by Fred McMillin
Winery of the Week
A Honey of A Company
"I am 32 years old. I have no money. I have no knowledge of the wine business. But I do have a lot of ambition. I do have a lot of nerve, and I work very hard. Would you let me move into your idle Napa Wine Company plant with no money and get it going?" (from J. Lapsley's Bottled Poetry)
The Rest of the Story
The speaker was Lou Stralla, who, with his wife, had just arrived in Calistoga as Prohibition ended in 1933. He sensed that the Napa Valley was about to awake from its 13-year slumber.
The listener was Charles Moffitt, San Francisco paper company magnate, who liked what he heard.
Twelve vintages later, Lou owned the Napa Wine Company which was the largest independent winery in the Napa Valley. It purchased something like one-fifth of all grapes grown in the valley. One of Lou's first innovations was the "Betsy Ross" brand, the handy half-size bottles selling for 15¢.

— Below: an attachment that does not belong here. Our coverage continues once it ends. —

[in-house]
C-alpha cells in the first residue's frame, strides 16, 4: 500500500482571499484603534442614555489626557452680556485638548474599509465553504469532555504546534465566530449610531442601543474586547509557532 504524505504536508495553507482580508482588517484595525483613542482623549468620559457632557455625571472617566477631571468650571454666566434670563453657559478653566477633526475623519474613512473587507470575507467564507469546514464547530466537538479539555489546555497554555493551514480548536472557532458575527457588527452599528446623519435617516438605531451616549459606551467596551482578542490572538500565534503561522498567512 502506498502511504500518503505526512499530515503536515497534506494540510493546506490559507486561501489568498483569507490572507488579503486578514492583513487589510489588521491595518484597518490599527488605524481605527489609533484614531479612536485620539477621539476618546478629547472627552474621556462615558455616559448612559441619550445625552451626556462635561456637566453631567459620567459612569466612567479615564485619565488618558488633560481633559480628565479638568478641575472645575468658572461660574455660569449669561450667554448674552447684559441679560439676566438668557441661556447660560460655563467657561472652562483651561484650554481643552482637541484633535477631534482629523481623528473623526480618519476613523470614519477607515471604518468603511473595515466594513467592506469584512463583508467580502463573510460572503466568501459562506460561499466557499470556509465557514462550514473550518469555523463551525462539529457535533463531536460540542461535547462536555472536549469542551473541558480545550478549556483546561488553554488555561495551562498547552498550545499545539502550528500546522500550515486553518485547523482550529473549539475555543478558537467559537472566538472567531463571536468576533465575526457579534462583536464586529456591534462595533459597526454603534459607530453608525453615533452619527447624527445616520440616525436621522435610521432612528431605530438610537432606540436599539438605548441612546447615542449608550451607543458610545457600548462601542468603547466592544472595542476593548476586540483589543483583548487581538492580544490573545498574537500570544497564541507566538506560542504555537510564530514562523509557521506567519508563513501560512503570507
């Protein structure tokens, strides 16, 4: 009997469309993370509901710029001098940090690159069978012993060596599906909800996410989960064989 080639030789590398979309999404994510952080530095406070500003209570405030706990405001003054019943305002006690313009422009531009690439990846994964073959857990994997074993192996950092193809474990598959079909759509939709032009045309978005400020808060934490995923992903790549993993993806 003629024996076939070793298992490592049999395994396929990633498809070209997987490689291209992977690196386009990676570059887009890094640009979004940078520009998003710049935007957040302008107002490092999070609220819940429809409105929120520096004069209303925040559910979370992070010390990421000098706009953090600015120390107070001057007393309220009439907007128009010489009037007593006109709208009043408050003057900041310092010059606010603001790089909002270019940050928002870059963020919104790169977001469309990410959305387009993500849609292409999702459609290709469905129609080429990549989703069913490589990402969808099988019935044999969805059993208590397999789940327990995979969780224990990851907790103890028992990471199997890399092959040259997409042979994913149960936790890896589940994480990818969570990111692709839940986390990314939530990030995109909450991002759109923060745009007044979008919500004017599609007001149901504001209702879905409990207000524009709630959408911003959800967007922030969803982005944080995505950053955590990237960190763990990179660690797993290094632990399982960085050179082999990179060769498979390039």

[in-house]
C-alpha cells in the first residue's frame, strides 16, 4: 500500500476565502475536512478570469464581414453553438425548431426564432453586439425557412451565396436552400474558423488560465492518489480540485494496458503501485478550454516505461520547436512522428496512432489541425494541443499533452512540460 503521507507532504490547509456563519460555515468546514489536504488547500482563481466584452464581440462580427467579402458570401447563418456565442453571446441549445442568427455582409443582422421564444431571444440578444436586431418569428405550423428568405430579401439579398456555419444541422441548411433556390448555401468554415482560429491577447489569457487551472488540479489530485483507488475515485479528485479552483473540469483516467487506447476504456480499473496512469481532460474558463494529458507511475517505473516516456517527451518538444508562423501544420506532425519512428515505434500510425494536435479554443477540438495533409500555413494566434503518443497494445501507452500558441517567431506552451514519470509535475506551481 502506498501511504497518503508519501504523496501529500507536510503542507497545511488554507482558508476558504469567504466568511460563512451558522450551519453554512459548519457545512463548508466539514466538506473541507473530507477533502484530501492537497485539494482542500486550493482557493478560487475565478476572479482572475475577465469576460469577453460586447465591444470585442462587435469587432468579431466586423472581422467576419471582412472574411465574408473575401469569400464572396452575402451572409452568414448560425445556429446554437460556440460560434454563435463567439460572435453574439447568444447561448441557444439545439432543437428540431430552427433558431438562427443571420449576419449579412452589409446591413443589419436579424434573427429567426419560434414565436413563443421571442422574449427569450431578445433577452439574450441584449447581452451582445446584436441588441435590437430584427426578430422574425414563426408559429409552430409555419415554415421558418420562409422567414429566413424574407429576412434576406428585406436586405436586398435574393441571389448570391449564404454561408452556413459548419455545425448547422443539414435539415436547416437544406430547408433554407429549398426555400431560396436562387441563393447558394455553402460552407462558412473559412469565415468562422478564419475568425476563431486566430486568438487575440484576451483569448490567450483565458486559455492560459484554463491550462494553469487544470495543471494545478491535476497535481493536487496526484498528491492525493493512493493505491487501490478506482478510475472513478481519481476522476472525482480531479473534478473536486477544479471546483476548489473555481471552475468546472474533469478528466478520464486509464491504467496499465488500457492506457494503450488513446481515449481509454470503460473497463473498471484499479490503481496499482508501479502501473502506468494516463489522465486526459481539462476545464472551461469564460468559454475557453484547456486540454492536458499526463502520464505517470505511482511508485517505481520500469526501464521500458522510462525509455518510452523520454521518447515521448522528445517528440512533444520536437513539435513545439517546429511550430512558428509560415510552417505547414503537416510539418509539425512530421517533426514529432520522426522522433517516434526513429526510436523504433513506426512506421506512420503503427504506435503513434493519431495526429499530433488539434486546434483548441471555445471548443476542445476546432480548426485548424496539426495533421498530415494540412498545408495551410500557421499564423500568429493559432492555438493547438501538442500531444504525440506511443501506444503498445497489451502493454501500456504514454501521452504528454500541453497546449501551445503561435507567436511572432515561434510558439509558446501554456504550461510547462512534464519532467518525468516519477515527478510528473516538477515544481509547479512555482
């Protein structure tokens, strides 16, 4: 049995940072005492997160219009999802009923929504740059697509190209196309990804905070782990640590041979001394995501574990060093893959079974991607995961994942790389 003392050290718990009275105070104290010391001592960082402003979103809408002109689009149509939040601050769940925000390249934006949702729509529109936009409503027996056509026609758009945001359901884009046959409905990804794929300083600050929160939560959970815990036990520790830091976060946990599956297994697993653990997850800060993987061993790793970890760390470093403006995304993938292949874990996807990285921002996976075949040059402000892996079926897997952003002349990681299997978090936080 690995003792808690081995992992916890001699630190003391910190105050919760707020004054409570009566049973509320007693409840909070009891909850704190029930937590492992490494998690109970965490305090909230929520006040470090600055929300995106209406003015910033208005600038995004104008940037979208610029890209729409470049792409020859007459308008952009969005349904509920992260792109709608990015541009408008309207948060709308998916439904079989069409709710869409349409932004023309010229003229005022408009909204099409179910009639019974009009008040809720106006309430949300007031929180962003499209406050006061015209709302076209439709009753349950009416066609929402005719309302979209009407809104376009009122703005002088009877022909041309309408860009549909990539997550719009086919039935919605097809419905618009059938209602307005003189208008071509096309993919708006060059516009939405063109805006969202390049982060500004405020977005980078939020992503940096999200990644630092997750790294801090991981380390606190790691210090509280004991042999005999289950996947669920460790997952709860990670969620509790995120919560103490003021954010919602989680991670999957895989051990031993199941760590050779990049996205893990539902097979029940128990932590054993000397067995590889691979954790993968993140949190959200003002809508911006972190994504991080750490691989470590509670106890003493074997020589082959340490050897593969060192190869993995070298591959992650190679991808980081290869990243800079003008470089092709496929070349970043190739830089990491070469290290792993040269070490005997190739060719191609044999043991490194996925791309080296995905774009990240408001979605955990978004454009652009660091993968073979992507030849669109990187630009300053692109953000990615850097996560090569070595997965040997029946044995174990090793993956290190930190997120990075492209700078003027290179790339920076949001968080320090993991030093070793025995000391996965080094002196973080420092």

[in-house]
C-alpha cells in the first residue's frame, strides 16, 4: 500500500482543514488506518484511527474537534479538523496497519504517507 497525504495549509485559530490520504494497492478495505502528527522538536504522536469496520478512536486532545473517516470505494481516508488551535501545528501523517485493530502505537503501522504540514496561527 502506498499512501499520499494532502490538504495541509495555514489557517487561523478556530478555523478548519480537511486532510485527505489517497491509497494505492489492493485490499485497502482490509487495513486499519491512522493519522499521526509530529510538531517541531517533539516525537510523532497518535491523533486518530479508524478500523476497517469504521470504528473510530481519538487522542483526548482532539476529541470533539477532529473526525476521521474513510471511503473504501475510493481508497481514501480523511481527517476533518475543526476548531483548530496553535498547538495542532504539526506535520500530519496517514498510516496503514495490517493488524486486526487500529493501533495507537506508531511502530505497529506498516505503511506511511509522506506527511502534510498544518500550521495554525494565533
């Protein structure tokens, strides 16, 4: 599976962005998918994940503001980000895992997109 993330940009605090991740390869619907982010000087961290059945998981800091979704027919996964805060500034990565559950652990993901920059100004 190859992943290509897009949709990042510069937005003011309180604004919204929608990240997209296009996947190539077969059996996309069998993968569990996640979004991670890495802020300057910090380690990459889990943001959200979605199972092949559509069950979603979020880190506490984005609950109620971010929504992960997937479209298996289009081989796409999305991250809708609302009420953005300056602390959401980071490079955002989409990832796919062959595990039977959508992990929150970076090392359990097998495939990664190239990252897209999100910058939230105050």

Stralla sold and ultimately the Wine Company became primarily a custom winemaking facility for small Napa grape growers. It handles something like FIFTY brands...and they do a first-class job...when I last checked, three of those wines had made the Wine Spectator's TOP TEN of the year! I saw names like Pahlmeyer and Staglin (see Sept. 21, 1999 WineDay).
The Company's roots go back to 1877, when Frenchman Jean Brun founded the original winery, called Nouveau Medoc. Coincidently, the first wines were made from two of the varietals Randy is using today, Sauvignon Blanc and Cabernet Sauvignon!
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